The name Pete Best became a synonym for nearly man after he was kicked out of The Beatles before they became the biggest band the world had ever seen. The group’s original drummer is currently in Prague to perform at an exhibition at the Czech Museum of Music entitled Beatlemánie, which features original memorabilia and documents how young people in Czechoslovakia, like their peers elsewhere in the world, were thrilled by the explosion of the Fab Four. On the eve of the show, I discussed The Beatles’ continued popularity with Pete Best.
“I think they left a legacy which…finished in 1968 when they stopped performing live. But, you know, the music’s captivated the world. And what’s happened since then, you’re talking about what, 40, nearly 50 years afterwards, the legacy’s been…found by new generations.”
How did you view the madness, the Beatlemania, from the sidelines, when the Beatles rather quickly became huge global stars?
“I think it was something which was…it wasn’t a surprise, like a lot of people think. It was something which was expected, we’d seen fan appeal even when I was with them. Even before they broke America and they went on to become icons of the music industry, they were still getting this fantastic response from audiences. And I think that was the charisma. They had something that wasn’t bottled, it was new, the way they presented it was new, and I think they just captivated the world.”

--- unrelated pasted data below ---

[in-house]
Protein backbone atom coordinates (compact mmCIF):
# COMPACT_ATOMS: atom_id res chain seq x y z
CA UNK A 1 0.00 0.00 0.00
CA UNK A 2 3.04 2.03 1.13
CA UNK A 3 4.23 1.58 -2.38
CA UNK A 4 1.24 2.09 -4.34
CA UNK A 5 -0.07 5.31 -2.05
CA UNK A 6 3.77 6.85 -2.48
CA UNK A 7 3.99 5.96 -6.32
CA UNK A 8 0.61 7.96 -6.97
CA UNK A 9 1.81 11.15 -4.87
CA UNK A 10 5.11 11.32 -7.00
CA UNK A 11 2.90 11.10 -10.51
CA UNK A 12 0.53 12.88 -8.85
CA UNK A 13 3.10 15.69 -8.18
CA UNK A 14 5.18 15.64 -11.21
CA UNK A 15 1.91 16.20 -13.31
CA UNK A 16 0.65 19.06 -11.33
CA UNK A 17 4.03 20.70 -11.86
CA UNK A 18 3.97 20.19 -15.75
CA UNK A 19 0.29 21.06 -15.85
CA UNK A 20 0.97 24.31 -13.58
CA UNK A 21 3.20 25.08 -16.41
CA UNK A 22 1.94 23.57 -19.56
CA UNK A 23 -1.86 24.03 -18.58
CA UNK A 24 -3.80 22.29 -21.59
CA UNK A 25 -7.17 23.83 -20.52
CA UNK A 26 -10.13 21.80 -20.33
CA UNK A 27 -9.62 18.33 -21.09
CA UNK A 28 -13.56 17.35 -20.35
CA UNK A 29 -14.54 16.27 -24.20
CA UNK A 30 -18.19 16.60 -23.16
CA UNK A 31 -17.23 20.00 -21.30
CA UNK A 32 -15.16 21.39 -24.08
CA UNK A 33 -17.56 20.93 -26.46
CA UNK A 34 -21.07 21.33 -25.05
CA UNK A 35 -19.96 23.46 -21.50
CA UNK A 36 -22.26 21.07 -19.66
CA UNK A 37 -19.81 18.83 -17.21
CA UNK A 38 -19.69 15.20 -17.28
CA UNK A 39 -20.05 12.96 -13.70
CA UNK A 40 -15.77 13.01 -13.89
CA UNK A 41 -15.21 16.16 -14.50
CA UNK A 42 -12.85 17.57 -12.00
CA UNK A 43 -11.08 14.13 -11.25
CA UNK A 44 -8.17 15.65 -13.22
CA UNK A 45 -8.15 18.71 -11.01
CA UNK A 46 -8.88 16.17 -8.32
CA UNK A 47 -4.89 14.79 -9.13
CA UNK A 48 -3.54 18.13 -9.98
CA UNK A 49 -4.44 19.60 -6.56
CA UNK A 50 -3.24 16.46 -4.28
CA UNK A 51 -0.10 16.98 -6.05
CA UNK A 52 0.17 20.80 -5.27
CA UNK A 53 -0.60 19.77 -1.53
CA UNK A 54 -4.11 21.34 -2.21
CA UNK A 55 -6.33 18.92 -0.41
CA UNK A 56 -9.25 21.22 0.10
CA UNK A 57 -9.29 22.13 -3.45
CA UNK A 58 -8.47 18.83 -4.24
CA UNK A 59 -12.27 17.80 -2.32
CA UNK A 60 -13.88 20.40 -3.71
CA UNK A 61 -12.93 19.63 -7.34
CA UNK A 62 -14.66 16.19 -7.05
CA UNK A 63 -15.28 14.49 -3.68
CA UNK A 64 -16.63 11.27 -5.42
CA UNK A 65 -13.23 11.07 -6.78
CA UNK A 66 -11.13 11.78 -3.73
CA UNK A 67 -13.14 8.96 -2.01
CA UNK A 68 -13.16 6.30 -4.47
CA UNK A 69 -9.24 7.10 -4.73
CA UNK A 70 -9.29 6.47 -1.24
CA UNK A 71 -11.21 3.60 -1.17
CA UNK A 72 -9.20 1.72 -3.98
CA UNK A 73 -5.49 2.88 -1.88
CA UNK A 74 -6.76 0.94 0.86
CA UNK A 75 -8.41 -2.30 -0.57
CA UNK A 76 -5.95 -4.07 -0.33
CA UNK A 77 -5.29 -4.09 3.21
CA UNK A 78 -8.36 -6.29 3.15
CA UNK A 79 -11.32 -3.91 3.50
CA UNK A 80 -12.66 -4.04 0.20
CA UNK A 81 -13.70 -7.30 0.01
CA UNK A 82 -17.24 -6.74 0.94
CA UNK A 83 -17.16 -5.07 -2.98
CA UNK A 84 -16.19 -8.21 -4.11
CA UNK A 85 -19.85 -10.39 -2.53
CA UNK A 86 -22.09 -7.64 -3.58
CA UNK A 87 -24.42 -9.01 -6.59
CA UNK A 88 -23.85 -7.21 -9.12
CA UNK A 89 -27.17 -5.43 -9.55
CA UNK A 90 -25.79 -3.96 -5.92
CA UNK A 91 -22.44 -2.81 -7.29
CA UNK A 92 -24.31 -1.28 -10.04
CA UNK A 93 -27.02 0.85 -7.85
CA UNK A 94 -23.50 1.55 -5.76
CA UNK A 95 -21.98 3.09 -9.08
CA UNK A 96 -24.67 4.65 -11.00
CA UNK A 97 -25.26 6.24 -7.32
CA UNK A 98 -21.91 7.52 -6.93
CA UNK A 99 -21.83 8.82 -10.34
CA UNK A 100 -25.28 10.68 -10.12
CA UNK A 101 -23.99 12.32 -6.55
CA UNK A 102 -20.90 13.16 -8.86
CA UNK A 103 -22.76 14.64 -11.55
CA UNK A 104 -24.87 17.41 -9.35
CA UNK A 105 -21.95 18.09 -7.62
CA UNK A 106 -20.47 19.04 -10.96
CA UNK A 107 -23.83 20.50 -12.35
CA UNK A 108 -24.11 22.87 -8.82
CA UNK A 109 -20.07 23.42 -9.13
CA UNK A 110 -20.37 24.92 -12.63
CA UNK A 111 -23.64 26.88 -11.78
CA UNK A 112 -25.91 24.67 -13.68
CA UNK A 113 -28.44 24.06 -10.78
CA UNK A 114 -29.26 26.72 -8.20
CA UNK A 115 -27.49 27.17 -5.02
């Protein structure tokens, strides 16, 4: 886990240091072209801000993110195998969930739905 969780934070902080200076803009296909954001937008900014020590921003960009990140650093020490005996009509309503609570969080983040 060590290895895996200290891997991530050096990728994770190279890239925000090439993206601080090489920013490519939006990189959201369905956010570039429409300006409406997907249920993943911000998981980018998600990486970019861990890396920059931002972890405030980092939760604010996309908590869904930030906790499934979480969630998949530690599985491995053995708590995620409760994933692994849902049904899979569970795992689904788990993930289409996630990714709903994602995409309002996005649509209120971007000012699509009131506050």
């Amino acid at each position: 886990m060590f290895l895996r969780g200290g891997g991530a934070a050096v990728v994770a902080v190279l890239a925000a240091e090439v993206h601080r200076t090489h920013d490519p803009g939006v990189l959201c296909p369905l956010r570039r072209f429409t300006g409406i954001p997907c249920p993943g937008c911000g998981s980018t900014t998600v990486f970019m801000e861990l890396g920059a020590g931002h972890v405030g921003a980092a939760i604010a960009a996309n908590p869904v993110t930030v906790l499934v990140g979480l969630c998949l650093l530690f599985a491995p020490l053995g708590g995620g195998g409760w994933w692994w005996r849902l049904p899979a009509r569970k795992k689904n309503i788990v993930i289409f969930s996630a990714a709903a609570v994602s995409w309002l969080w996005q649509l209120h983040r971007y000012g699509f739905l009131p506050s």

Earlier I believe you signed the John Lennon Wall in Prague. The image of him there is from the hippy days, the late ‘60s. He’s seen here as a figure of peace and love. How does that image compare to the John Lennon you knew?
“It’s nice to reflect back and say, I knew John when he was a snotty young kid. He was an angry young man, but we all were in Liverpool in those days. I was fortunate to know John…not what the public saw, I saw another side of him. I think the beauty of it was then that I saw a side of John that…came to fruition many years afterwards. He wanted to deliver a message, and I think he did that many, many years afterwards.”
There are a lot of books, even films, about the early days of the Beatles. Do any of them get it right?
“[Laughs] I wish I could turn around and say, yes, but the answer’s no. I haven’t watched all of them. I’ve watched certain films, because there’s that many out there. The ones I’ve seen…people have taken artistic licence, they’ve made mistakes, but at the end of the day they’re not archivists.”
I know you’re playing at this exhibition on Wednesday night. What kind of set are you going to play?
“We’re playing for this exhibition music from the 1961-63 era. We do play some Beatle music. At the end of the day, we’re not a Beatle copy band but we admire the Beatles, I admire the Beatles. And it’s nice to allude to the fact that, you know, I was part of the band. The people who are there we want to enjoy themselves, there’s lots of crowd participation numbers. We want them to get involved, we want them to shout and scream and enjoy themselves. Just imagine it was the Beatles and enjoy themselves.”
Beatlemánie runs at the Czech Museum of Music until January.
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